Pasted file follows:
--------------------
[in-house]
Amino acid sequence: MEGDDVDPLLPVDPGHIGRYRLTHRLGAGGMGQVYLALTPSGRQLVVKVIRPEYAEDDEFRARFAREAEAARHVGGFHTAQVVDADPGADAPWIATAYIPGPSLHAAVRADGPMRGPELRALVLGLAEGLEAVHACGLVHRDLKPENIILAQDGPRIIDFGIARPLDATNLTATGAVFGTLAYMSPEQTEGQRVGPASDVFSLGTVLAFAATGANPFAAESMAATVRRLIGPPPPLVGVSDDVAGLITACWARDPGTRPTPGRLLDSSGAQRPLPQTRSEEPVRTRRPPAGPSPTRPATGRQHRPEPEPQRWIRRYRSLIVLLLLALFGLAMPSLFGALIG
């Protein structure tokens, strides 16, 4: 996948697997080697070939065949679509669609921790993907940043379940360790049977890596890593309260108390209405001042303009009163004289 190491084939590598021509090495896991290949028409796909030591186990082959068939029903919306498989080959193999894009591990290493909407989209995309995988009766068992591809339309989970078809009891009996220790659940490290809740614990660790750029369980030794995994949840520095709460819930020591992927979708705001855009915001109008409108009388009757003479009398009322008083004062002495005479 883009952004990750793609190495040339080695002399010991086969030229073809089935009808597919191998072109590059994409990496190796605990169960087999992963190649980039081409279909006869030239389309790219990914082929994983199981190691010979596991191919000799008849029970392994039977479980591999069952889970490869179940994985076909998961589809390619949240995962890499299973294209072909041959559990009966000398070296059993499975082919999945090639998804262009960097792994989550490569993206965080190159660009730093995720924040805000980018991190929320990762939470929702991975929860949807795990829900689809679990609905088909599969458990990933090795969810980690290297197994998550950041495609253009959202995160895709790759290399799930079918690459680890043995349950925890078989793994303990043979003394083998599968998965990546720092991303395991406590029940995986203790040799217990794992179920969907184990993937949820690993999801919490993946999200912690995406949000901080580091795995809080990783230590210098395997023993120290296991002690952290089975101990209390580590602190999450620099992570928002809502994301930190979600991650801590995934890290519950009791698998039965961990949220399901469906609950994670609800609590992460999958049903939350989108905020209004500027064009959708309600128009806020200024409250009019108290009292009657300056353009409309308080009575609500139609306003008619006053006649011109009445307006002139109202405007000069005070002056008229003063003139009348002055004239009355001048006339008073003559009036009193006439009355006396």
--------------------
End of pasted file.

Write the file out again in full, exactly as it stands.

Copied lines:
[in-house]
Amino acid sequence: MEGDDVDPLLPVDPGHIGRYRLTHRLGAGGMGQVYLALTPSGRQLVVKVIRPEYAEDDEFRARFAREAEAARHVGGFHTAQVVDADPGADAPWIATAYIPGPSLHAAVRADGPMRGPELRALVLGLAEGLEAVHACGLVHRDLKPENIILAQDGPRIIDFGIARPLDATNLTATGAVFGTLAYMSPEQTEGQRVGPASDVFSLGTVLAFAATGANPFAAESMAATVRRLIGPPPPLVGVSDDVAGLITACWARDPGTRPTPGRLLDSSGAQRPLPQTRSEEPVRTRRPPAGPSPTRPATGRQHRPEPEPQRWIRRYRSLIVLLLLALFGLAMPSLFGALIG
């Protein structure tokens, strides 16, 4: 996948697997080697070939065949679509669609921790993907940043379940360790049977890596890593309260108390209405001042303009009163004289 190491084939590598021509090495896991290949028409796909030591186990082959068939029903919306498989080959193999894009591990290493909407989209995309995988009766068992591809339309989970078809009891009996220790659940490290809740614990660790750029369980030794995994949840520095709460819930020591992927979708705001855009915001109008409108009388009757003479009398009322008083004062002495005479 883009952004990750793609190495040339080695002399010991086969030229073809089935009808597919191998072109590059994409990496190796605990169960087999992963190649980039081409279909006869030239389309790219990914082929994983199981190691010979596991191919000799008849029970392994039977479980591999069952889970490869179940994985076909998961589809390619949240995962890499299973294209072909041959559990009966000398070296059993499975082919999945090639998804262009960097792994989550490569993206965080190159660009730093995720924040805000980018991190929320990762939470929702991975929860949807795990829900689809679990609905088909599969458990990933090795969810980690290297197994998550950041495609253009959202995160895709790759290399799930079918690459680890043995349950925890078989793994303990043979003394083998599968998965990546720092991303395991406590029940995986203790040799217990794992179920969907184990993937949820690993999801919490993946999200912690995406949000901080580091795995809080990783230590210098395997023993120290296991002690952290089975101990209390580590602190999450620099992570928002809502994301930190979600991650801590995934890290519950009791698998039965961990949220399901469906609950994670609800609590992460999958049903939350989108905020209004500027064009959708309600128009806020200024409250009019108290009292009657300056353009409309308080009575609500139609306003008619006053006649011109009445307006002139109202405007000069005070002056008229003063003139009348002055004239009355001048006339008073003559009036009193006439009355006396």